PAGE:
Church was nothing like I had experienced before! The only Anglican aspect was the readings and sermons that we provided. On our first Sunday, I went to the church at Ombilli – under a tree, in a vast area of nothing! Dean Alistair was preaching and I read the lesson for him, so we robed. Worship was already well under way, with dancing and singing, mostly women and children, colourfully dressed as men were off up the hills herding their cows, sheep and goats. The Reader introduced us to his 2 wives and a number of his children, one of whom translated for us. The sermon was enthusiastically received with lots of Amens, Hallelujahs and clapping, not what the Dean is used to, I’m sure, in Tuam Cathedral! The church building in Oltisiaka was very bare, with broken windows, but it was a huge step up from the ‘tree church’! Such a difference here, we spend so much energy, time and money on our buildings, making them comfortable and nice but the Maasai put their energy into joyful worship.
One day, I went for a walk outside the compound and found the Health Centre. The Health Care worker was very helpful and informative, well educated, but with very basic facilities. Then down some paths to the Primary school. There was plenty of space for a play area but the classrooms, like the church, were dirty, with bare walls, broken windows and I certainly could never see myself teaching there! Yet, this place provided a good basic education, allowing some of the boys to go further, and end up with excellent jobs. The Health Care worker was one and I met a teacher who was teaching in Mombasa but was now with his herds, on summer holidays!
We were all sorry to leave Olitsiaka but the 5 hour trip back to Kajiado, was through Amboseli Safari Park.

It was a shame that there were so many carcasses scattered around as the drought has been severe in that part of Africa. We had coffee in one Safari Lodge and lunch in another. Here the wealth of those visiting was obvious, again such a contrast to what we had left behind in Oltisiaka. Herds of elephants crossed the road in front of us, hippopotamae wallowed in muddy puddles beside the road, warthogs and gazelles everywhere – unbelievable! But no big cats!
Next day, it was down to work again as we joined in the Diocesan Clergy Conference which took place in the Cathedral, from 8.30am. Leadership in the Church was the theme for the day. Some of these clergy had been travelling from 5am that morning. Dedication? With an 8.30am start, the singing, led by a 4 young clergy, was well under way before Archbishop Jackson and Bishop Gaddiel appeared. The former was an excellent speaker, and had no problem talking for almost 2 hours.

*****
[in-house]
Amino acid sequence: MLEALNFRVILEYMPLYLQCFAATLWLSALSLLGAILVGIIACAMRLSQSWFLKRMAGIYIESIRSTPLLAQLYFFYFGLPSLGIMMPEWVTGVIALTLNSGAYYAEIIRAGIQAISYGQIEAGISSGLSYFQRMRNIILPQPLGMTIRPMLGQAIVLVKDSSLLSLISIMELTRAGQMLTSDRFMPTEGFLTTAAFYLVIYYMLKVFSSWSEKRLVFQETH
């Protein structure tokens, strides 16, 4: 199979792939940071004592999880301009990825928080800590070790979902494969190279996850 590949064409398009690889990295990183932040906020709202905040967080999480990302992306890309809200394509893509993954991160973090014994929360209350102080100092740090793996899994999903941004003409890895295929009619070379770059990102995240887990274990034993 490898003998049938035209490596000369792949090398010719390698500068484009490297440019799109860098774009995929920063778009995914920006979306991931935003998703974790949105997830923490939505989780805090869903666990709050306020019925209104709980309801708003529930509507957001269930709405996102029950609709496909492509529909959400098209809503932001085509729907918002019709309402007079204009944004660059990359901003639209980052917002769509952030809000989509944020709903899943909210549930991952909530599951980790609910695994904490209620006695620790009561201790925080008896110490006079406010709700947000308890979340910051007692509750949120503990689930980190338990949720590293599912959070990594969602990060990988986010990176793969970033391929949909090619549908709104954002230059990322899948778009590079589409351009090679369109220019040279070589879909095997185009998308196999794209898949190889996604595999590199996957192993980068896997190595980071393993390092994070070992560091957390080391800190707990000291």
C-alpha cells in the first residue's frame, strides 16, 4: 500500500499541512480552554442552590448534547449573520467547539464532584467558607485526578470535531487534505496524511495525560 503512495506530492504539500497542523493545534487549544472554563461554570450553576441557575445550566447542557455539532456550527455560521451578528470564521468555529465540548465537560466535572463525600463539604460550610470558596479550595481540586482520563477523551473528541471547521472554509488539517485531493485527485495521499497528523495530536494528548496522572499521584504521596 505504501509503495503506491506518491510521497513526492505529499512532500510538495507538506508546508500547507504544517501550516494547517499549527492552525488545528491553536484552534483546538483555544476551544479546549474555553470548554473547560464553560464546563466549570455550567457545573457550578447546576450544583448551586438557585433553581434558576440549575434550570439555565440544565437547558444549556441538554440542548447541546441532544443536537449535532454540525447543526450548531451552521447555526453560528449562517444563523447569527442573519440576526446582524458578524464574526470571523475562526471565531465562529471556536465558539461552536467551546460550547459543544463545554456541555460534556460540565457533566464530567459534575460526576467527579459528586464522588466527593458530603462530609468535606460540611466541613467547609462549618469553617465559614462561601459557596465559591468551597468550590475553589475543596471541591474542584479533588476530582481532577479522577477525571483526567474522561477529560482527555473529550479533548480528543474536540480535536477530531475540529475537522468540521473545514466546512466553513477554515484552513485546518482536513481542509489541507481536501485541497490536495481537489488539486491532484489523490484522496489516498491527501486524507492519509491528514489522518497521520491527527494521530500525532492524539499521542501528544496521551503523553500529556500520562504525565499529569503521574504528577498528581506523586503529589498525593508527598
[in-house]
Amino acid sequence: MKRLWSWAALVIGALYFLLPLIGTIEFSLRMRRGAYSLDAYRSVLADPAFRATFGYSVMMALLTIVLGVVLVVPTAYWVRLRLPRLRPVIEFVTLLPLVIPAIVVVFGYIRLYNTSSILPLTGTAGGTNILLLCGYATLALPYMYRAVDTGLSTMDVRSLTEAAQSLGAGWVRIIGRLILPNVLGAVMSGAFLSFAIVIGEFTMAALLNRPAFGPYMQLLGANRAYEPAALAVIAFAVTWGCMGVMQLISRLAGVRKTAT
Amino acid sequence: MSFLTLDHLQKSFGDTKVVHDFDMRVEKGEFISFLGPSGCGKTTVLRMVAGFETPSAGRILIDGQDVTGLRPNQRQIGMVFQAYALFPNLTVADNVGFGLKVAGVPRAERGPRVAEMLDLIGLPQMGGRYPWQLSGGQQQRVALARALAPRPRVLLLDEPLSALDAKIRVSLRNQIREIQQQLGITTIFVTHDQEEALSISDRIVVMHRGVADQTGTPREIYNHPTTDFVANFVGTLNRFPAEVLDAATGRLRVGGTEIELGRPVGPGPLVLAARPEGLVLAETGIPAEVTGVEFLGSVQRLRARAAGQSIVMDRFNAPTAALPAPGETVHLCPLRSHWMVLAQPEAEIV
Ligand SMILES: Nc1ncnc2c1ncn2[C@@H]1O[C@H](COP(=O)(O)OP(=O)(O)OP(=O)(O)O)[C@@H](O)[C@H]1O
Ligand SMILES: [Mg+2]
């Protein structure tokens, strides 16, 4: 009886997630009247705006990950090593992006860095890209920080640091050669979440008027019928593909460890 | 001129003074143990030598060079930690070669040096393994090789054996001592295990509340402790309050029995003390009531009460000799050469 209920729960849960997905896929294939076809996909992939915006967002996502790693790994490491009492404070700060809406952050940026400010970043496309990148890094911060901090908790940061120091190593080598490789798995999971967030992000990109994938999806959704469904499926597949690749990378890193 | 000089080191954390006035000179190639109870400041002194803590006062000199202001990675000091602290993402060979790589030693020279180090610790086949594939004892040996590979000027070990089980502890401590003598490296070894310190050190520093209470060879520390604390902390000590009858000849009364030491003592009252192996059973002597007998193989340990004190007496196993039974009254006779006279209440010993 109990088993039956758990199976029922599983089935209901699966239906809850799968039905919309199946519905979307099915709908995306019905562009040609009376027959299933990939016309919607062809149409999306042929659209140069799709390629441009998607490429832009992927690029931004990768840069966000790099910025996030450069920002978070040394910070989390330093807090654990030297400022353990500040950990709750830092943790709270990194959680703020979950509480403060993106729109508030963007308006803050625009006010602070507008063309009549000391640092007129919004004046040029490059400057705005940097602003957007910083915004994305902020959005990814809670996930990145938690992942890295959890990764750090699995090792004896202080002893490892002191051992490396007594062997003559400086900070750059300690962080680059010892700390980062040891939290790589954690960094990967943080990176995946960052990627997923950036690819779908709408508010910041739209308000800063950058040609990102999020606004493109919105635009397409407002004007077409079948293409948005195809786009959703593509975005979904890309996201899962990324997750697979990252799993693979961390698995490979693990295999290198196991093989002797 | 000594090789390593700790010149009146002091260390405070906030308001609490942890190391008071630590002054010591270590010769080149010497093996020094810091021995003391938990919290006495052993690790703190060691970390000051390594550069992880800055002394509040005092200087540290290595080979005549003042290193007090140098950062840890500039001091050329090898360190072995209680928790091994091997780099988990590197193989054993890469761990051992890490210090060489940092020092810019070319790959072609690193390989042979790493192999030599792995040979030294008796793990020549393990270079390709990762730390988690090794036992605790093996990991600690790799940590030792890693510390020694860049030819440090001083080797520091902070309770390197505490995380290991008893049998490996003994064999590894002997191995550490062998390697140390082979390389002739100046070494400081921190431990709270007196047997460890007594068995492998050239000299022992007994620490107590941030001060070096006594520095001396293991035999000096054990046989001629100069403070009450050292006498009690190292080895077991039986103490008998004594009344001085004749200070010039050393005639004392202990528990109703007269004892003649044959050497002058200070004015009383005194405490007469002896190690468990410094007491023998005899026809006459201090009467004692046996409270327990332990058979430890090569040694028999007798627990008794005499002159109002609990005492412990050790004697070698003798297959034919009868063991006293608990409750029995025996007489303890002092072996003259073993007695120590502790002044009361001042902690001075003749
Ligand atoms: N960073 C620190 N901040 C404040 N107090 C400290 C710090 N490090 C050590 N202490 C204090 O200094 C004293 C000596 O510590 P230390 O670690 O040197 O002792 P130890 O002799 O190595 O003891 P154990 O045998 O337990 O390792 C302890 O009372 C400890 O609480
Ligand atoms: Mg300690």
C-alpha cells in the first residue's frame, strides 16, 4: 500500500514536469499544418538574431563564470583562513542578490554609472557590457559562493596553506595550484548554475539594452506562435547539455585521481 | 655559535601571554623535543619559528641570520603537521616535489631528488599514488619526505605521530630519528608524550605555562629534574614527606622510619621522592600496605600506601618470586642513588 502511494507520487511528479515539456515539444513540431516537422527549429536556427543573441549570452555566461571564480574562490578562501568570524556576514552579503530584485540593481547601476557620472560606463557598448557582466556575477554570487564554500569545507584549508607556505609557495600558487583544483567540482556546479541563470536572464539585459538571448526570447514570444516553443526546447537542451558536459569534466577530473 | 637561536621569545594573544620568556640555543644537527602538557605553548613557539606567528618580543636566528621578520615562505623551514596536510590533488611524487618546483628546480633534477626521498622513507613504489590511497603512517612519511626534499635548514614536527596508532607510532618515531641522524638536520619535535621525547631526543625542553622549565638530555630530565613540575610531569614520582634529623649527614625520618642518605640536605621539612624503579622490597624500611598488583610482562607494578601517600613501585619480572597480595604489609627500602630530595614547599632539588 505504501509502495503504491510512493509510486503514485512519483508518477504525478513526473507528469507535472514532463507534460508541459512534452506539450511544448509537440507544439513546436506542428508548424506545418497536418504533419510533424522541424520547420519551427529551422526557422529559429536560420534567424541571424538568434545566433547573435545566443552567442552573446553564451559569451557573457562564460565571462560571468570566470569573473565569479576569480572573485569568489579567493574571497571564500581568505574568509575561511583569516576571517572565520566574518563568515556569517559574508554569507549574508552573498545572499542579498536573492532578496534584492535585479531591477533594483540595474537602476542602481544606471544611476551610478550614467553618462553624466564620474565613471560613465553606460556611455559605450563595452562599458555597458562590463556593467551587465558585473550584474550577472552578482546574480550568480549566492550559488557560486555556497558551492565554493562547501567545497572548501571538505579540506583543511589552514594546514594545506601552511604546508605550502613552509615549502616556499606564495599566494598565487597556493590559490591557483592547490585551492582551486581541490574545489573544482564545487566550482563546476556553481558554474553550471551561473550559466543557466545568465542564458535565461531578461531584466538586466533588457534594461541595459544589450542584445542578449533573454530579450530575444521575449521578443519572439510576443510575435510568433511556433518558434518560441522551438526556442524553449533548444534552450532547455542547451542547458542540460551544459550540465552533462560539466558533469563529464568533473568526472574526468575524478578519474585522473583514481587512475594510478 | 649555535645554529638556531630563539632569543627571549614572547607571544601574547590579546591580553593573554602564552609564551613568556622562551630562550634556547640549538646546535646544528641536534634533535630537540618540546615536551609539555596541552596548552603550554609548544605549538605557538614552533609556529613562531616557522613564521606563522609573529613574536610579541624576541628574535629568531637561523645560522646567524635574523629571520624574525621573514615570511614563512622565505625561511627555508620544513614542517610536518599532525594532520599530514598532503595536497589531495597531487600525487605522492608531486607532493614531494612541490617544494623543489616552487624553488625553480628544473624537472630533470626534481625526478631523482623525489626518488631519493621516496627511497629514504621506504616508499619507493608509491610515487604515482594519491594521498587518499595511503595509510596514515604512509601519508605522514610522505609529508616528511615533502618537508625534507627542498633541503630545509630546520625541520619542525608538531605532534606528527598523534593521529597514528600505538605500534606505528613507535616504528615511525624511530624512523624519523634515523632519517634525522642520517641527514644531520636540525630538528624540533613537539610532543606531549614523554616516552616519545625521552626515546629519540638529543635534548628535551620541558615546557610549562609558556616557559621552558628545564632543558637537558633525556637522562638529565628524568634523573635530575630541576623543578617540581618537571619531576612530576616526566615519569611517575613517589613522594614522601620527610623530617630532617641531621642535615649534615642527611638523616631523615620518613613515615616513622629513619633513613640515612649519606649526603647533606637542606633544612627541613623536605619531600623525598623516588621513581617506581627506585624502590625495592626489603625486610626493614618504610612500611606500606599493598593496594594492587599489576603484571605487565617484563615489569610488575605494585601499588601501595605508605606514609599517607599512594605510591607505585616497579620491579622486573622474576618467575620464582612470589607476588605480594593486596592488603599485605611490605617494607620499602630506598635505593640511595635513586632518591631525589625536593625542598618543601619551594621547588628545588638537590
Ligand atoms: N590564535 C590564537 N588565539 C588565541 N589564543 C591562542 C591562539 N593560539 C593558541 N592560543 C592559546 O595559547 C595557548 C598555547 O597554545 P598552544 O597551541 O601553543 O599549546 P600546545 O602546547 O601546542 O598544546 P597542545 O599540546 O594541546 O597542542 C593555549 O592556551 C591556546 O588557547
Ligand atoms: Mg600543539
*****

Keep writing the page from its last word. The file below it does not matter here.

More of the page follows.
We had been informed 5 days beforehand that we were responsible for the 2/3 hours after the break! Each of us used our experiences to speak about various kinds of leadership, good and bad! This was a day when I was so glad that we had only to walk across the compound to our rooms and not have a 5-hr drive across deep-rutted tracks, as did many of those present.
However, we had an unbelievable journey on our 2nd Sunday, to Bishop Gaddiel’s celebrations. Over 3000 drove or walked to be there, from all over the Diocese, for this huge celebration of the Bishop’s 6 years as a Bishop, celebrating achieving his degree in theology and starting building his retirement home!!! We were very late arriving -11am, because we had stopped to pull other vehicles out of the huge deep ruts and help them across the flooded river! We had had a few heavy rain showers that morning!! We robed immediately on arrival and set off to join the massive crowd, already in full swing, dancing and singing! To me, the only semblance to an Anglican service was when Rev Jen and Dean Alistair read the lessons and Bishop Patrick preached! The Archbishop spoke at length, as did Bishop Gaddiel and various Government officials. We were welcomed and each of us was presented with some lovely beadwork. After such a long trek to get there, these people don’t mind a 5 hr service! Everyone was fed at various ‘feeding stations’ and apparently 6o goats and 4 cows were slaughtered for the occasion! I stuck to mashed potato, pasta and chipatis!!! We set off at 6pm for the long journey back. Once again we had an hour and a half helping others out of the river, including the Archbishop, whose car was blocked by other stuck vehicles!
Two days later we departed for the airport. I was exhausted before the long flight. I had had a fantastic 2 weeks of experiences. I was very glad that I went on the trip despite being very ill after I came home and had 8 days in hospital! It was good to see how our money was spent, how it was helping the people there but also to realise how so little can make those people happy and satisfied. It made me look very differently on the mad shopping that goes on here in the pre-Christmas days!
Doris Clements